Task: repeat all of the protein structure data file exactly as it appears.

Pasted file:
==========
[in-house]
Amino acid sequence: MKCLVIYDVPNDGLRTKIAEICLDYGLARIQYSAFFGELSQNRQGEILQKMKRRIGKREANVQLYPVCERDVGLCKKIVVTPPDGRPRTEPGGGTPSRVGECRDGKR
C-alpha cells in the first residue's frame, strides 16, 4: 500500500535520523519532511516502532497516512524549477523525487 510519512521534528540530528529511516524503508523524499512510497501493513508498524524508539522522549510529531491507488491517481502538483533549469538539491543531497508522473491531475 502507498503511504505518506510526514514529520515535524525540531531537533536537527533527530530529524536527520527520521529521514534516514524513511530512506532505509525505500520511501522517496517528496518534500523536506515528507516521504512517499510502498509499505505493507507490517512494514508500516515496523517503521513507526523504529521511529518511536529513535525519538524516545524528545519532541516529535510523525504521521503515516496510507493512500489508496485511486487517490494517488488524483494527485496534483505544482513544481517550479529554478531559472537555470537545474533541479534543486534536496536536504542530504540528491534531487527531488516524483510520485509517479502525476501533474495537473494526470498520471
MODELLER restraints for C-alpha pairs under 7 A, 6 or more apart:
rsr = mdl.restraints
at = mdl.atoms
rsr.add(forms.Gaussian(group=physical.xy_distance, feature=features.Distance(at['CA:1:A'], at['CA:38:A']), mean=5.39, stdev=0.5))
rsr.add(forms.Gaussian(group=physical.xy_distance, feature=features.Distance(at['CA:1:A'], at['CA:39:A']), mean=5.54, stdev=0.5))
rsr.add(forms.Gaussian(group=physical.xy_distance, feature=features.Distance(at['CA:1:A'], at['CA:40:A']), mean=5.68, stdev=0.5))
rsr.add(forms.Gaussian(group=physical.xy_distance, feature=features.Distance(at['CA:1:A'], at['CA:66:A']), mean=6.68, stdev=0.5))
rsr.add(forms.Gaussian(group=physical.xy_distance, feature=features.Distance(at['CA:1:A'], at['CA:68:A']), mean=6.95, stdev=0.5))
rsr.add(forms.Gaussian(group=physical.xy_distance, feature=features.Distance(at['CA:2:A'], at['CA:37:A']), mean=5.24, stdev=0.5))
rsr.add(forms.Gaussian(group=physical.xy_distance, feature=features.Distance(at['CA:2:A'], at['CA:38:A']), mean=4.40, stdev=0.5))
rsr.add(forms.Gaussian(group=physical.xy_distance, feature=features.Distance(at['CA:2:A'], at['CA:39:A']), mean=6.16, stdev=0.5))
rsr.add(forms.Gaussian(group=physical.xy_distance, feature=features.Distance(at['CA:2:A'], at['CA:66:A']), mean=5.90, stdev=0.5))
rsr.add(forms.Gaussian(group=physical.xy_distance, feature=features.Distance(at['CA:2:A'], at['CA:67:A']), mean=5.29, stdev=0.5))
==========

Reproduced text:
[in-house]
Amino acid sequence: MKCLVIYDVPNDGLRTKIAEICLDYGLARIQYSAFFGELSQNRQGEILQKMKRRIGKREANVQLYPVCERDVGLCKKIVVTPPDGRPRTEPGGGTPSRVGECRDGKR
C-alpha cells in the first residue's frame, strides 16, 4: 500500500535520523519532511516502532497516512524549477523525487 510519512521534528540530528529511516524503508523524499512510497501493513508498524524508539522522549510529531491507488491517481502538483533549469538539491543531497508522473491531475 502507498503511504505518506510526514514529520515535524525540531531537533536537527533527530530529524536527520527520521529521514534516514524513511530512506532505509525505500520511501522517496517528496518534500523536506515528507516521504512517499510502498509499505505493507507490517512494514508500516515496523517503521513507526523504529521511529518511536529513535525519538524516545524528545519532541516529535510523525504521521503515516496510507493512500489508496485511486487517490494517488488524483494527485496534483505544482513544481517550479529554478531559472537555470537545474533541479534543486534536496536536504542530504540528491534531487527531488516524483510520485509517479502525476501533474495537473494526470498520471
MODELLER restraints for C-alpha pairs under 7 A, 6 or more apart:
rsr = mdl.restraints
at = mdl.atoms
rsr.add(forms.Gaussian(group=physical.xy_distance, feature=features.Distance(at['CA:1:A'], at['CA:38:A']), mean=5.39, stdev=0.5))
rsr.add(forms.Gaussian(group=physical.xy_distance, feature=features.Distance(at['CA:1:A'], at['CA:39:A']), mean=5.54, stdev=0.5))
rsr.add(forms.Gaussian(group=physical.xy_distance, feature=features.Distance(at['CA:1:A'], at['CA:40:A']), mean=5.68, stdev=0.5))
rsr.add(forms.Gaussian(group=physical.xy_distance, feature=features.Distance(at['CA:1:A'], at['CA:66:A']), mean=6.68, stdev=0.5))
rsr.add(forms.Gaussian(group=physical.xy_distance, feature=features.Distance(at['CA:1:A'], at['CA:68:A']), mean=6.95, stdev=0.5))
rsr.add(forms.Gaussian(group=physical.xy_distance, feature=features.Distance(at['CA:2:A'], at['CA:37:A']), mean=5.24, stdev=0.5))
rsr.add(forms.Gaussian(group=physical.xy_distance, feature=features.Distance(at['CA:2:A'], at['CA:38:A']), mean=4.40, stdev=0.5))
rsr.add(forms.Gaussian(group=physical.xy_distance, feature=features.Distance(at['CA:2:A'], at['CA:39:A']), mean=6.16, stdev=0.5))
rsr.add(forms.Gaussian(group=physical.xy_distance, feature=features.Distance(at['CA:2:A'], at['CA:66:A']), mean=5.90, stdev=0.5))
rsr.add(forms.Gaussian(group=physical.xy_distance, feature=features.Distance(at['CA:2:A'], at['CA:67:A']), mean=5.29, stdev=0.5))